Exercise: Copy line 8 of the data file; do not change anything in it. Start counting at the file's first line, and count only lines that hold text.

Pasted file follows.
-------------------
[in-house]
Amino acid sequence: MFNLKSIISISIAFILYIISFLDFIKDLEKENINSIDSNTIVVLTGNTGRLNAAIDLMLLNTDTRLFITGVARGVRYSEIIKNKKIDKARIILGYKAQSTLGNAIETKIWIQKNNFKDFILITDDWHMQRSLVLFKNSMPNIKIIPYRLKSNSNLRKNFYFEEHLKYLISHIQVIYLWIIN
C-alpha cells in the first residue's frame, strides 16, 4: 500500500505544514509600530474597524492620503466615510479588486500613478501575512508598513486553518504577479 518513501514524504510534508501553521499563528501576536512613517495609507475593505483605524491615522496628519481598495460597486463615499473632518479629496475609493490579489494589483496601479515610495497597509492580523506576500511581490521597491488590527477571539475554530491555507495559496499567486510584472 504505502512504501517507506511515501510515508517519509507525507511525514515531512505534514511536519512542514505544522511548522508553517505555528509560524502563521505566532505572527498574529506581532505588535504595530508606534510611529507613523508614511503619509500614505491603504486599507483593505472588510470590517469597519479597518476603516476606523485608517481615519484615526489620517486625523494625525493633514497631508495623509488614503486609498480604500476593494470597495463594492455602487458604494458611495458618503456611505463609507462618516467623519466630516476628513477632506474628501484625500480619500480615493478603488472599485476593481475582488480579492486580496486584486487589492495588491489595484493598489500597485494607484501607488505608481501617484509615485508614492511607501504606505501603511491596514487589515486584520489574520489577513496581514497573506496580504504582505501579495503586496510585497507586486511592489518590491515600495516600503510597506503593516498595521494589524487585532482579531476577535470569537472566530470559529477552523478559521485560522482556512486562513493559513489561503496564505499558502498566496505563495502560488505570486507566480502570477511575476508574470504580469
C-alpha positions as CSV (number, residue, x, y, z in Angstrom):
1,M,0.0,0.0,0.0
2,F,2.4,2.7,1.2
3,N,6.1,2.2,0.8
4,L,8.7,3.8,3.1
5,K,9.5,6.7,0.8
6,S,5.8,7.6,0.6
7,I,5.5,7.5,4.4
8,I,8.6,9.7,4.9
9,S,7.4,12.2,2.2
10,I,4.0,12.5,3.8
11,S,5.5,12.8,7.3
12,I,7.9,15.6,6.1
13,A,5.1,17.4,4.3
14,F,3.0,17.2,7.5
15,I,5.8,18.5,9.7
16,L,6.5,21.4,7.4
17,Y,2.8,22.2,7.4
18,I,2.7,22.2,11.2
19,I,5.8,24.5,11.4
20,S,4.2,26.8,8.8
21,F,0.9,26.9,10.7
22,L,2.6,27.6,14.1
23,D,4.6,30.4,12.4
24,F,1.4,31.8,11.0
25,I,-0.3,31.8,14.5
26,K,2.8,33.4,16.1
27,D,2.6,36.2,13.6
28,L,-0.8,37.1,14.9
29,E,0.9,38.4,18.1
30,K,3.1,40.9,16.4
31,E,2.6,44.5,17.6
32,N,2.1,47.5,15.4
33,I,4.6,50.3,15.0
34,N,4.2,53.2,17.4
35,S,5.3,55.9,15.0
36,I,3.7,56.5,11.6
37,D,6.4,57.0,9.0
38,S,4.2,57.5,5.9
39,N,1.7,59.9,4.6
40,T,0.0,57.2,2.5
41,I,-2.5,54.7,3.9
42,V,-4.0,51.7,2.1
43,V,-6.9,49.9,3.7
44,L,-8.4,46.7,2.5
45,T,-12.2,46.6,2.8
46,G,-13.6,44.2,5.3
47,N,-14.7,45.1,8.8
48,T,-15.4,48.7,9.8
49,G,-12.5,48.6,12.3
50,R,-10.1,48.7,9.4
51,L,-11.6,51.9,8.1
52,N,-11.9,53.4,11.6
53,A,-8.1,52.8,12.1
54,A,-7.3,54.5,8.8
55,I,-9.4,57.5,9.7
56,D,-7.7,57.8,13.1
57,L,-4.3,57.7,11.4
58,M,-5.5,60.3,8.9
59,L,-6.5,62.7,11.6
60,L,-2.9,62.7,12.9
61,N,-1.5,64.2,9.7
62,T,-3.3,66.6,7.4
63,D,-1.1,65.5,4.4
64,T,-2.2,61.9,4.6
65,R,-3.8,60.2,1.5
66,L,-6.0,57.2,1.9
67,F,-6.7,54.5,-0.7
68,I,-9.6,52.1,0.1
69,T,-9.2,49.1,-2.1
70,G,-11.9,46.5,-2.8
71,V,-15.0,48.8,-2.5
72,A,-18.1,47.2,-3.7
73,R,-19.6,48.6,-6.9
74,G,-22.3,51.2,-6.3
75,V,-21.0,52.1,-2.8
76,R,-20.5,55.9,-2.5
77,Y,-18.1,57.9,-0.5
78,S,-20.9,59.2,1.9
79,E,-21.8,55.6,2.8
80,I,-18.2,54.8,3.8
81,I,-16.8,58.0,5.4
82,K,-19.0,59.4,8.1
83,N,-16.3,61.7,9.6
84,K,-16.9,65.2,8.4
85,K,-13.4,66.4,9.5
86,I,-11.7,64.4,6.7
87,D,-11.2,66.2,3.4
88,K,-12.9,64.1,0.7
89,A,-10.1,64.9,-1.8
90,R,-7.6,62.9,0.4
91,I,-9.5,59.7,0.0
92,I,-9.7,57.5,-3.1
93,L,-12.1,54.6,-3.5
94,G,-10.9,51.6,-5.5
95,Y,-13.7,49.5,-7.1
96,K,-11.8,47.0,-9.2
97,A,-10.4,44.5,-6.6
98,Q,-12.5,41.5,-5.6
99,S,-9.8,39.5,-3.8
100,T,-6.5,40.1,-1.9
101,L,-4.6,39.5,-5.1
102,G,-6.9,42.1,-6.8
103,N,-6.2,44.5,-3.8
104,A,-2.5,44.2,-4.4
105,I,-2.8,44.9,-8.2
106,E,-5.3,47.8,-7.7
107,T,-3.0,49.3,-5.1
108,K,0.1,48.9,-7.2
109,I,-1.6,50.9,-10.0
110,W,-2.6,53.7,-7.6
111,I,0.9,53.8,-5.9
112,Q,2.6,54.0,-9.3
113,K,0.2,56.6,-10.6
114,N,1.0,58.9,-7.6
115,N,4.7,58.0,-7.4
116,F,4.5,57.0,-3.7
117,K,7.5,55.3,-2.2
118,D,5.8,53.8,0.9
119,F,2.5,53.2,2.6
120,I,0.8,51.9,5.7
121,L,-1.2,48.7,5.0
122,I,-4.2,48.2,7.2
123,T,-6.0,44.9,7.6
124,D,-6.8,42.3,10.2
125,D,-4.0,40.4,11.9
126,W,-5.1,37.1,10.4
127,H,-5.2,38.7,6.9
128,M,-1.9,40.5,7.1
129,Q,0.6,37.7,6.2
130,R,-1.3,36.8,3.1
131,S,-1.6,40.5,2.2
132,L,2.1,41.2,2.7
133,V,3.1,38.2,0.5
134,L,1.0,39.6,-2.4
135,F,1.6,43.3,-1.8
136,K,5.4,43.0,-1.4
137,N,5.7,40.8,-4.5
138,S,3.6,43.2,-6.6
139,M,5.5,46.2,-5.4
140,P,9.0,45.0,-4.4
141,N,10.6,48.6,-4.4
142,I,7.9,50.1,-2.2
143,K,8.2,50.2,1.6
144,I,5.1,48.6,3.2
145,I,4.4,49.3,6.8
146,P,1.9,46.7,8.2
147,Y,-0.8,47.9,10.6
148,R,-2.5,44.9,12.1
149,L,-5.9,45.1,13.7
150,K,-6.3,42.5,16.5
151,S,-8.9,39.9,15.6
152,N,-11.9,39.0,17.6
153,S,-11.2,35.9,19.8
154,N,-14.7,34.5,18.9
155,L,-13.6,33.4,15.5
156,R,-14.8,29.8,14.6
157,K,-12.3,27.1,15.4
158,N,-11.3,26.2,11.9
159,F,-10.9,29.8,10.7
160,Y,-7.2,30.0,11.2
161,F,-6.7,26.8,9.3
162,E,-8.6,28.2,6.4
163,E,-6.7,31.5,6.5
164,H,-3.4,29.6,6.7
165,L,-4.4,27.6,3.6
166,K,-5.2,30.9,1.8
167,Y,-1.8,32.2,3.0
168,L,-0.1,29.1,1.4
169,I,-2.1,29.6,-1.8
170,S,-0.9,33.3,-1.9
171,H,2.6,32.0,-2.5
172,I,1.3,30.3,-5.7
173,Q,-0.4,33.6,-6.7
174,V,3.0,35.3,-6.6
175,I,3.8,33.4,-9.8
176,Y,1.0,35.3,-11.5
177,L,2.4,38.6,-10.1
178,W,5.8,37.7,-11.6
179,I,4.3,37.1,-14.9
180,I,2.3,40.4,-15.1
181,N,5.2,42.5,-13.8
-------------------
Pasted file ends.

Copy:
4,L,8.7,3.8,3.1